The UN’s Intergovernmental Panel on Climate Change (IPCC) has released its latest report looking at the future impacts of climate change, and once again, things look dire. (Note: if you’ve ever read any IPCC report, things always look dire.) But this time around, the IPCC is making some stark, mildly apocalyptic predictions. The chances of the world’s governments taking these predictions seriously enough to take actions that change the course of the future are unlikely, if history is any guide.
The IPCC’s Synthesis Report, created with the input of thousands of scientists, is an overview of the state of climate science today. Here are some of the more nightmarish passages from the lengthy report.
You know all those wacky weather events that have been popping up in recent years? Any individual event can be shrugged off as chance, but it’s likely that some of them are linked to climate change:
It is very likely that the number of cold days and nights has decreased and the number of warm days and nights has increased on the global scale. It is likely that the frequency of heat waves has increased in large parts of Europe, Asia and Australia. It is very likely that human influence has contributed to the observed global scale changes in the frequency and intensity of daily temperature extremes since the mid-20th century. It is likely that human influence has more than doubled the probability of occurrence of heat waves in some locations. There is medium confidence that the observed warming has increased heat-related human mortality and decreased cold-related human mortality in some regions.
Climate change-related deaths may already be happening, in other words.
The report also notes that evidence of climate change can be seen in changes among “terrestrial, freshwater, and marine species,” many of which have altered their activities, migration patterns, and interactions in response to climate change.
Even in a scenario where we all drop everything and start thinking about moonshot solutions to climate change, some damage to humanity is inevitable. From the report:
Surface temperature is projected to rise over the 21st century under all assessed emission scenarios. It is very likely that heat waves will occur more often and last longer, and that extreme precipitation events will become more intense and frequent in many regions. The ocean will continue to warm and acidify, and global mean sea level to rise.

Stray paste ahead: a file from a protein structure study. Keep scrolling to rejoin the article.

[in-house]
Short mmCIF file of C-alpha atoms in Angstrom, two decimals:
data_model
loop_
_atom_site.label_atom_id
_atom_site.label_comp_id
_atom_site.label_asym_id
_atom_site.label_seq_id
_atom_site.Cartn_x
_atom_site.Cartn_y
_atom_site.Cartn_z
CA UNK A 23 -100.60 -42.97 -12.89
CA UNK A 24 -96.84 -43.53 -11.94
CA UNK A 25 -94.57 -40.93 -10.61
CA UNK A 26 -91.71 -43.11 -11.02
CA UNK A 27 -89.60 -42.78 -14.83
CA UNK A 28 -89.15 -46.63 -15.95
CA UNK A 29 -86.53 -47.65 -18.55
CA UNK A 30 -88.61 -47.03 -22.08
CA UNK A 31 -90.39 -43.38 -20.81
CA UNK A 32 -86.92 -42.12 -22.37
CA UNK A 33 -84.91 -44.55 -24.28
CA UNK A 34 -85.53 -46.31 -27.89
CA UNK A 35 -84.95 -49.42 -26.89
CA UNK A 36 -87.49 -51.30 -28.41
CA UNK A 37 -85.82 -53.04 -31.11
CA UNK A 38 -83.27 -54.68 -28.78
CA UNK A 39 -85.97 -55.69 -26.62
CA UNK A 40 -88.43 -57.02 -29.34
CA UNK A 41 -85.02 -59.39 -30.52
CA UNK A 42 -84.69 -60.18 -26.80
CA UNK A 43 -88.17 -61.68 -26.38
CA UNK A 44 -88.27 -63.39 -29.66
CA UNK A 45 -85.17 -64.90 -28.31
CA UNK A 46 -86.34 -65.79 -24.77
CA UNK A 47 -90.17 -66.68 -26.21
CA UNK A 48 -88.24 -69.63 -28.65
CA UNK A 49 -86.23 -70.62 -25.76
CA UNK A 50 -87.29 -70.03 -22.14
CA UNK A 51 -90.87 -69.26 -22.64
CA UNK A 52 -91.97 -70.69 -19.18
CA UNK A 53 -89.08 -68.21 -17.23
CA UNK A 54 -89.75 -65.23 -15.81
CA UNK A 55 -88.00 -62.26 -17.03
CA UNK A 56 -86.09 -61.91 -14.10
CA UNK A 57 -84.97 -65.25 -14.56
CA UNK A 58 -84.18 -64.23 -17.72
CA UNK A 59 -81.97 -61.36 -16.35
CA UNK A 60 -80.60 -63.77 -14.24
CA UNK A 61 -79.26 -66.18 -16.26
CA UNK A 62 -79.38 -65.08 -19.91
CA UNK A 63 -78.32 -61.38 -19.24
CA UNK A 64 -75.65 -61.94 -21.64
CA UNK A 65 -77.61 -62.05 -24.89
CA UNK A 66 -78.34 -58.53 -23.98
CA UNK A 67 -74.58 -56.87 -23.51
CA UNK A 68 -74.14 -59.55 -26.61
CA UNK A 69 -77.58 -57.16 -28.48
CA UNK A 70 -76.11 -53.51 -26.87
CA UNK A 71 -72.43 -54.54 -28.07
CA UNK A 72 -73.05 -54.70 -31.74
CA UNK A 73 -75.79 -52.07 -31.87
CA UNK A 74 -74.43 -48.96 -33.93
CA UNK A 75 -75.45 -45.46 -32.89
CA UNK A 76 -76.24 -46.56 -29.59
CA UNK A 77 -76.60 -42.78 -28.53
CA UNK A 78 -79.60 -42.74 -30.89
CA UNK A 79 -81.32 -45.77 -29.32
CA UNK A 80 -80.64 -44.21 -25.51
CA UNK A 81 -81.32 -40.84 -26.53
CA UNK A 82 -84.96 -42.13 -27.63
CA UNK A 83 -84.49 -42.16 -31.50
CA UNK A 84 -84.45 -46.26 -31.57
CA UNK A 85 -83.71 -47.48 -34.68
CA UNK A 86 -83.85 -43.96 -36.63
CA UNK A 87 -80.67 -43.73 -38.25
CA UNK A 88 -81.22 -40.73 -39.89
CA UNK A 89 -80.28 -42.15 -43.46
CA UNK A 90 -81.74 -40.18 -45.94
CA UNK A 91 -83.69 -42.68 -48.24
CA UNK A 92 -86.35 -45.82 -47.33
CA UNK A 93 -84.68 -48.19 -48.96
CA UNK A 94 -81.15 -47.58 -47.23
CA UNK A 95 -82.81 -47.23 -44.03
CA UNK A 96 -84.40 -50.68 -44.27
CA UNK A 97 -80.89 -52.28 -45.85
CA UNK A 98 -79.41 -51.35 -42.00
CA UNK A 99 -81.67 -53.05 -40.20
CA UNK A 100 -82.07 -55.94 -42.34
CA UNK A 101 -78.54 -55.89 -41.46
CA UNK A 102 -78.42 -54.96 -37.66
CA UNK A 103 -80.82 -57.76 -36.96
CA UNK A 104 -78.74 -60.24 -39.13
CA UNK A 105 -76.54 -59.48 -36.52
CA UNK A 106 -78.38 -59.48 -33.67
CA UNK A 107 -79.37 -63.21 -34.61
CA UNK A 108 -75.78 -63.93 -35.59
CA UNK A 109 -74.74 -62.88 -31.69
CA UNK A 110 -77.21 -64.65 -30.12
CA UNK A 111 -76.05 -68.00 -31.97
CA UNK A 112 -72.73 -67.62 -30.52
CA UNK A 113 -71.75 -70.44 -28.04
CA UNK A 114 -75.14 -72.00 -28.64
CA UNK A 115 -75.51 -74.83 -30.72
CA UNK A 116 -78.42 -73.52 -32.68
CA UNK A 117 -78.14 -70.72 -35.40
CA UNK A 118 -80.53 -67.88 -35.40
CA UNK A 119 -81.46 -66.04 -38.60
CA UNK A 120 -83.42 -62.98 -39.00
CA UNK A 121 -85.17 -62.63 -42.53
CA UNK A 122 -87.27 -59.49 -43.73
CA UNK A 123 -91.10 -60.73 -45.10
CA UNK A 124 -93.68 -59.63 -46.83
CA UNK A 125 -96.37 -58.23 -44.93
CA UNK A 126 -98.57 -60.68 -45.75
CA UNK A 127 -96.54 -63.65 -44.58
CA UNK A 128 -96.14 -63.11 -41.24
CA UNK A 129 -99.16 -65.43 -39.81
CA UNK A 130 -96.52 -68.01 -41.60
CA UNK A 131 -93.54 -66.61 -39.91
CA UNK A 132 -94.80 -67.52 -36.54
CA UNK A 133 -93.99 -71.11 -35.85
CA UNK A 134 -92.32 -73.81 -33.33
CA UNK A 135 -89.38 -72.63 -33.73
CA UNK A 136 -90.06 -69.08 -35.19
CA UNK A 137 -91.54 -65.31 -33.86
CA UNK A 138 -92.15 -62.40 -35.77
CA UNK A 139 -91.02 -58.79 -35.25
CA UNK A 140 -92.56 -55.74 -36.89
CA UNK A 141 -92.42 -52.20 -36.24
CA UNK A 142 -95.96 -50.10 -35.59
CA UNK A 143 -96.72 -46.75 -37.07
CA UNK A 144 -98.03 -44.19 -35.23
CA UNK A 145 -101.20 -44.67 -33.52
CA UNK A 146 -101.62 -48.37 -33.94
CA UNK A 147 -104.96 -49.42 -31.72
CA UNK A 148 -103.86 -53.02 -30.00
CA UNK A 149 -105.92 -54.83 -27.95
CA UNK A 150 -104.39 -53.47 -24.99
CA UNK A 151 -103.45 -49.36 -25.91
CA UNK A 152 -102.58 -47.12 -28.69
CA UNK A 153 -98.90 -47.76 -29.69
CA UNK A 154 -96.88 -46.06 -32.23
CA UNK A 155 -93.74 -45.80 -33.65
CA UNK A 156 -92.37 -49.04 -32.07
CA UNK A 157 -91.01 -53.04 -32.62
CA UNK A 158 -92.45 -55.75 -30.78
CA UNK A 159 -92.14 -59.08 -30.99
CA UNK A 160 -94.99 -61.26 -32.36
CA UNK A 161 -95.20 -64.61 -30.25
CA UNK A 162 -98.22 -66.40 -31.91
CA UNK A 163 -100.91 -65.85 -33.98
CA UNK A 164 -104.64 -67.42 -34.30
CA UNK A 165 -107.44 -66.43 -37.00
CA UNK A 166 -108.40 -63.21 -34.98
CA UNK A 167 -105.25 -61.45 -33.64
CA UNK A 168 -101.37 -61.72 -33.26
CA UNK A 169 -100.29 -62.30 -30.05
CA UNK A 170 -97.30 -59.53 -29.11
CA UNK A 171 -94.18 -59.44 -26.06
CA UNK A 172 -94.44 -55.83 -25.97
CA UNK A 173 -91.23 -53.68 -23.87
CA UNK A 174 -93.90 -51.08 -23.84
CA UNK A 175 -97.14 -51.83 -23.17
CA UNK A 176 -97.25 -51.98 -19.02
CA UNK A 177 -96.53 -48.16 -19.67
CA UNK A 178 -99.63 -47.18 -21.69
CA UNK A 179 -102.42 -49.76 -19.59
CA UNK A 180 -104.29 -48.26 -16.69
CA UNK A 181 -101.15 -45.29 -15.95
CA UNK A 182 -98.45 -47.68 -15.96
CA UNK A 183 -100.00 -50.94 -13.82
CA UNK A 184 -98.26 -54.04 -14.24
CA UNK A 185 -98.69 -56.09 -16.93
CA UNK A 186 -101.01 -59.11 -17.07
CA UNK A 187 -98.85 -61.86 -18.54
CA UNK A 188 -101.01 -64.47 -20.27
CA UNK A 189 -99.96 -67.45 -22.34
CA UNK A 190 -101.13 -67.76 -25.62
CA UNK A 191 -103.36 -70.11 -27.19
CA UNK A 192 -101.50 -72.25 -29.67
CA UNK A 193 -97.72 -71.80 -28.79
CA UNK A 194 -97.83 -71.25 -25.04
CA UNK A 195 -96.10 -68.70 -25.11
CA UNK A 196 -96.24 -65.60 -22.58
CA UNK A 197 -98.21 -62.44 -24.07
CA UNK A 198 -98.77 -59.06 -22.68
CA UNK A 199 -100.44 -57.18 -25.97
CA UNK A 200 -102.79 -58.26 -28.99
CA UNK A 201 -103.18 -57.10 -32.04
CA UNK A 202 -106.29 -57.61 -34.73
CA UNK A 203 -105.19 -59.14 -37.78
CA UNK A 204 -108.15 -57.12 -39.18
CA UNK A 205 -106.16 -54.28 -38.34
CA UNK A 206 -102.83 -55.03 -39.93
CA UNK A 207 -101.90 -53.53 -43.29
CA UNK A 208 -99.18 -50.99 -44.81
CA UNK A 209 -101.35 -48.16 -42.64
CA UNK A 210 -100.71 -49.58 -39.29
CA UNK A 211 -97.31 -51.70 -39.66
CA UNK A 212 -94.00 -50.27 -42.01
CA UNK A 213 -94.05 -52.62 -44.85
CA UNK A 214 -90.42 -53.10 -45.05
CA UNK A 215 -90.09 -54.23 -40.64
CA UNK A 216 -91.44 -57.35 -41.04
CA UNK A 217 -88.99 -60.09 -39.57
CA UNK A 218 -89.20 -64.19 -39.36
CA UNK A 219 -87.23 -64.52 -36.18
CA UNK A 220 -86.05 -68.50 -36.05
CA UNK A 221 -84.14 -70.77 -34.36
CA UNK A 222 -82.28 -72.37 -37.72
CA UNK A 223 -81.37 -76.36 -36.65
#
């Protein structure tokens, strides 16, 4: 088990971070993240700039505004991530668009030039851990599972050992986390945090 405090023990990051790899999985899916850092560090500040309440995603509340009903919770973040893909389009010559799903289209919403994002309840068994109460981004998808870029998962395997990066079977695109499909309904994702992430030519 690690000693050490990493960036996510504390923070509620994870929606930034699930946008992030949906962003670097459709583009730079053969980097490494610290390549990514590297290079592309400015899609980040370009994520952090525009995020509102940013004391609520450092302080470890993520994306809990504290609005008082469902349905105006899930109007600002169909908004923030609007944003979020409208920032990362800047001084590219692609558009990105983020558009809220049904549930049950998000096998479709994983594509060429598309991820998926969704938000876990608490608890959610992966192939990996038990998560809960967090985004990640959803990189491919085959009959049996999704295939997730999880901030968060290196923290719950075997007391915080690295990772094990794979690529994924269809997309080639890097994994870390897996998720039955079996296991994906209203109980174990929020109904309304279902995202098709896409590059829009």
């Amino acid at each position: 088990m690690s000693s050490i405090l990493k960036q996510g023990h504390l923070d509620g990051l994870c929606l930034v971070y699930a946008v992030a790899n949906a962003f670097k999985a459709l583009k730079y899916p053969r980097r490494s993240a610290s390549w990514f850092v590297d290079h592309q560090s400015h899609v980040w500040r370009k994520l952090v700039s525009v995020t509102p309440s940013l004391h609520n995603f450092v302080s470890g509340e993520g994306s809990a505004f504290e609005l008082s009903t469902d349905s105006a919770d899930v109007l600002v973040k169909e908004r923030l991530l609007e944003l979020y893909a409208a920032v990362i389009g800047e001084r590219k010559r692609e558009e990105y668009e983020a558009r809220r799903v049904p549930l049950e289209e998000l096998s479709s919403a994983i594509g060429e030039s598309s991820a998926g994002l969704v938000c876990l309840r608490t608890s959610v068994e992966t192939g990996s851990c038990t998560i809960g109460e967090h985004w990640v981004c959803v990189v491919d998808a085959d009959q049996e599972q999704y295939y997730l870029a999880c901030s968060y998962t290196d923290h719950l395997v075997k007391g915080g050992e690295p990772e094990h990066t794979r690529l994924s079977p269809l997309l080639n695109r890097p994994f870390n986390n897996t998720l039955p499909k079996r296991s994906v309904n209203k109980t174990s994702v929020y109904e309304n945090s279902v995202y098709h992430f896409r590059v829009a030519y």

In every future emissions scenario laid out by the IPCC, Arctic sea ice will continue to decline year-round, speeding up sea level rise. The report warns that it’s very likely that the sea level will rise in over 95% of Earth’s ocean area by the end of the century.
Even if humans manage to halt climate change completely, its effects–like ocean acidification and sea level rise–will continue on into the next century and beyond. For humans, the effects of all this will be unpleasant at best. But they will be unevenly distributed, affecting poor communities the most.
The report explains that “climate change is projected to undermine food security,” warning that “global temperature increases of ~4°C or more above late-20th century levels, combined with increasing food demand, would pose large risks to food security globally.” At the same time, climate change is expected to contribute to poor human health, especially for people who live in places that lack the infrastructure to deal with the wacky weather resulting from climate change. In some places, the combination of high temperatures and humidity will make it impossible to work outside for parts of the year. Violent conflict is also expected to increase–the result of increased poverty and negative economic changes caused by the shifting climate.
The one-two punch of climate change adaptation and mitigation could make the future a little easier to bear. But it won’t be easy, or fun:
Without additional mitigation efforts beyond those in place today, and even with adaptation, warming by the end of the 21st century will lead to high to very high risk of severe, widespread, and irreversible impacts globally (high confidence). Mitigation involves some level of co-benefits and of risks due to adverse side-effects, but these risks do not involve the same possibility of severe, widespread, and irreversible impacts as risks from climate change, increasing the benefits from near-term mitigation efforts.
In order to prevent the worst effects of climate change, we’ll need to invest hundreds of billions of dollar more each year in energy efficiency and low-emissions energy sources before 2030. If the world waits until 2030, the costs of cutting CO2 will rise dramatically. The longer we wait to implement climate change mitigation policies, the less effective adaptation measures will be, as it’s harder to adapt to rapidly worsening circumstances.
Check out the full report here.